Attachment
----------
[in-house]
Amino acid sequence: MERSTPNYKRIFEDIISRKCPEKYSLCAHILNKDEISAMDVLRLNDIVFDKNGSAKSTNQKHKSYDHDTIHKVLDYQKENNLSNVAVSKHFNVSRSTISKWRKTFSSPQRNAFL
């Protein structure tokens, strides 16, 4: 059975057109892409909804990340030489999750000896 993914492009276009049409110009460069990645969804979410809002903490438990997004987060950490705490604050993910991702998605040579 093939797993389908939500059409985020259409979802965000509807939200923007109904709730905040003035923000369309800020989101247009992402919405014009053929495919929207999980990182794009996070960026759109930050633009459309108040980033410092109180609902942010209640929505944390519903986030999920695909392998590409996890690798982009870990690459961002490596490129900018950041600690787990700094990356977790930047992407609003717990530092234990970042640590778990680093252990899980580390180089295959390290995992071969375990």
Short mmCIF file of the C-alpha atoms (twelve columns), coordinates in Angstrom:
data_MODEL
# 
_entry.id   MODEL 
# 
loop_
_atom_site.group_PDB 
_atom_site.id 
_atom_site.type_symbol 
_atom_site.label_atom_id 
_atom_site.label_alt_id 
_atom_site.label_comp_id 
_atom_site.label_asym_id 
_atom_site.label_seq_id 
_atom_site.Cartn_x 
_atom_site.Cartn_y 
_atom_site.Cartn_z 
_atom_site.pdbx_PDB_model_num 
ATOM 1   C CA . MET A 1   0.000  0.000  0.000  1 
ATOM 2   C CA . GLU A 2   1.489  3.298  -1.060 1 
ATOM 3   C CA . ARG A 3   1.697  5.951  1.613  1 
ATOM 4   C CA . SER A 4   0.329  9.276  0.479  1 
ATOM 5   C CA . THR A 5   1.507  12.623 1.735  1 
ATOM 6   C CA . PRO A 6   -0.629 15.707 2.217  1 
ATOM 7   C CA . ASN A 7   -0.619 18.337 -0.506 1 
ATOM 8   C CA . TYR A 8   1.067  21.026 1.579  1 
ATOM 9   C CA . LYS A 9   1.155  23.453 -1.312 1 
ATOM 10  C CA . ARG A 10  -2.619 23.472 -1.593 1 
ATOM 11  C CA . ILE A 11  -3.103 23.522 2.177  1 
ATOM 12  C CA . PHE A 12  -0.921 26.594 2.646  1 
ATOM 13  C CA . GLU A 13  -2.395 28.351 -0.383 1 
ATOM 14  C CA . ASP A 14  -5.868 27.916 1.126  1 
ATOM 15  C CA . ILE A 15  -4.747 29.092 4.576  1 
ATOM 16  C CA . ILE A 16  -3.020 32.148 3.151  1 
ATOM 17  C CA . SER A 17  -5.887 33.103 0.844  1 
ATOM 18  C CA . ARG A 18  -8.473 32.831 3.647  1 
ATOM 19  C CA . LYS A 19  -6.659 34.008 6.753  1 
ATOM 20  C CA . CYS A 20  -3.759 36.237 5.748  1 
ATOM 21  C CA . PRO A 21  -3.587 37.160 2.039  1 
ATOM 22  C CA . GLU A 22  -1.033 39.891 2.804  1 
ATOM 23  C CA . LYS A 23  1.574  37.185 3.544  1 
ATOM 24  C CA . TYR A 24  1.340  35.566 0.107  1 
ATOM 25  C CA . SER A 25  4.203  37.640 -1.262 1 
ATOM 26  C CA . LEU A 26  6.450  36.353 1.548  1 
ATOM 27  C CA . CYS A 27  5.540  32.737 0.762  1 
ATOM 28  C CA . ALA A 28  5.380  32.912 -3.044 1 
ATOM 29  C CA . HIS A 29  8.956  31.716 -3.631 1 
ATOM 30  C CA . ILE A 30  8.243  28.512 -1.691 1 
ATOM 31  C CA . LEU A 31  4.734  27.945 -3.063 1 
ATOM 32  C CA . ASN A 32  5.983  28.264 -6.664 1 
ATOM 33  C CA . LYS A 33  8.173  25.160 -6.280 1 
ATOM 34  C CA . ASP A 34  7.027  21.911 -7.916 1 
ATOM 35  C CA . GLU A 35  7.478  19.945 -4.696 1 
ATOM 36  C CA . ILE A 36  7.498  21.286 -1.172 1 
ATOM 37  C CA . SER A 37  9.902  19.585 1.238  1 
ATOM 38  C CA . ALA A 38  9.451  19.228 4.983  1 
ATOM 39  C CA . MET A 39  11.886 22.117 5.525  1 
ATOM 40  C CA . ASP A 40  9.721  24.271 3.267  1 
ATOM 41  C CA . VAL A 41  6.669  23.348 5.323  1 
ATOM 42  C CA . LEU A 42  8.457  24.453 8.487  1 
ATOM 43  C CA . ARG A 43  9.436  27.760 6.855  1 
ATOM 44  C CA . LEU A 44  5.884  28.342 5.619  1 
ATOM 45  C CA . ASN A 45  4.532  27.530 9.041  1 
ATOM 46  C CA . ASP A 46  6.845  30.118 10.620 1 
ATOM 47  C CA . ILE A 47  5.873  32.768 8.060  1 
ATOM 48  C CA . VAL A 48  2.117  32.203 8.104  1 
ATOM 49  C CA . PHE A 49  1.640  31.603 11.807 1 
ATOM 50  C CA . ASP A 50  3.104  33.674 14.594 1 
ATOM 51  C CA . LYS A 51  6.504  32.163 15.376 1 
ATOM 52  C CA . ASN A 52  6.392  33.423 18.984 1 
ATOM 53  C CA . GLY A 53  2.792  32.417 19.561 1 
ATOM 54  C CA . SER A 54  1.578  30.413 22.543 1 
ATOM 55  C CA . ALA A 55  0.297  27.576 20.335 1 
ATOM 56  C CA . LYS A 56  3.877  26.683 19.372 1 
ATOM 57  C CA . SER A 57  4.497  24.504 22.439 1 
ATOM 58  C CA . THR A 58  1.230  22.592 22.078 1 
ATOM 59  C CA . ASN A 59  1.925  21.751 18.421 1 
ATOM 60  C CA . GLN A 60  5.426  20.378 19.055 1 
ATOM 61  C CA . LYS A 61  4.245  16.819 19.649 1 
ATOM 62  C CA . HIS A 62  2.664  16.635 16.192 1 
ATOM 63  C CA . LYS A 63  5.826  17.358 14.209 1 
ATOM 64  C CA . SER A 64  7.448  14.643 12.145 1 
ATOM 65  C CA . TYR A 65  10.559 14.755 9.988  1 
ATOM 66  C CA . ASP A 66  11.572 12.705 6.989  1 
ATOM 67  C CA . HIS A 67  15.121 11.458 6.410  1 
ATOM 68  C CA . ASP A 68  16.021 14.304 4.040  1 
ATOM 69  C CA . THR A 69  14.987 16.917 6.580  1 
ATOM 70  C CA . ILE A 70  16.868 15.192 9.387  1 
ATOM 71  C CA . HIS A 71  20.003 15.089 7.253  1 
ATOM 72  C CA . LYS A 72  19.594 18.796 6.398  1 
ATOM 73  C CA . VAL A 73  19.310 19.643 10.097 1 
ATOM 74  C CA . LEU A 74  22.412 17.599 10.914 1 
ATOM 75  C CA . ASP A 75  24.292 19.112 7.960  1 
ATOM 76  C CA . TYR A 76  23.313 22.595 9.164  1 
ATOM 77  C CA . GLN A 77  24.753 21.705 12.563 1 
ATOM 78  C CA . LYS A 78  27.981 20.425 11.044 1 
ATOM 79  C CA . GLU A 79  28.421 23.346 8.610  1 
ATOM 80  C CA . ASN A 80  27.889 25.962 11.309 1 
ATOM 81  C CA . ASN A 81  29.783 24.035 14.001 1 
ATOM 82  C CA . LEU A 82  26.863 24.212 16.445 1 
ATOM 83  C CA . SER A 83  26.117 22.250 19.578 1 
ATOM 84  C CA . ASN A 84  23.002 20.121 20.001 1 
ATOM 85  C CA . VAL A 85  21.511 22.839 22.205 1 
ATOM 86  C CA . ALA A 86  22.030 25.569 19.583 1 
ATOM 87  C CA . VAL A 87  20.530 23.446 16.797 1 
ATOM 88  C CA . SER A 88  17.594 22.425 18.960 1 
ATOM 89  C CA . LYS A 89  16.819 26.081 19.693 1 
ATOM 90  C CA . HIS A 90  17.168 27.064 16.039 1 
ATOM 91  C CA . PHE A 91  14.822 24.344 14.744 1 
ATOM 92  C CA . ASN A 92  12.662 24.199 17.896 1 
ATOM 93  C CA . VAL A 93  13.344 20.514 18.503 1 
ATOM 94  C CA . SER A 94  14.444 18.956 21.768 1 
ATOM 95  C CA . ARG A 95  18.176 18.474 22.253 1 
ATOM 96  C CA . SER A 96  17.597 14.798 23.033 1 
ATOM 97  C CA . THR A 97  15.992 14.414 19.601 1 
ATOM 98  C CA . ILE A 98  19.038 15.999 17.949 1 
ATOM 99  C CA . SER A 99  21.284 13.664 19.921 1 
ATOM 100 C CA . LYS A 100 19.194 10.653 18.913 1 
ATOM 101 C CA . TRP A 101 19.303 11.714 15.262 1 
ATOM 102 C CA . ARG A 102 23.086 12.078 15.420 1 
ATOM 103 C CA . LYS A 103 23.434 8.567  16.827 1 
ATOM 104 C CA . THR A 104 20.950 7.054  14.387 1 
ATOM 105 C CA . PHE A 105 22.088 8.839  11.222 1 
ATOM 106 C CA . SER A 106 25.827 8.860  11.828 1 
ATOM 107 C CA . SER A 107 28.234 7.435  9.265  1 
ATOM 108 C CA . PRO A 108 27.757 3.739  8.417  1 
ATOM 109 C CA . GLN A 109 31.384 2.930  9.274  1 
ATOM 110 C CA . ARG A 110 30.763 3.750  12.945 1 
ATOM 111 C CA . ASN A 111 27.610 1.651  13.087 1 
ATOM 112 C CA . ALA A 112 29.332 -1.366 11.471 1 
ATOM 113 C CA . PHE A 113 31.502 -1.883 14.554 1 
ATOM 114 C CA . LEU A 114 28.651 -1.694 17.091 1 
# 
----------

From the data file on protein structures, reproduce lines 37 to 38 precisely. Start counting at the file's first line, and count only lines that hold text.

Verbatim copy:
ATOM 16  C CA . ILE A 16  -3.020 32.148 3.151  1 
ATOM 17  C CA . SER A 17  -5.887 33.103 0.844  1 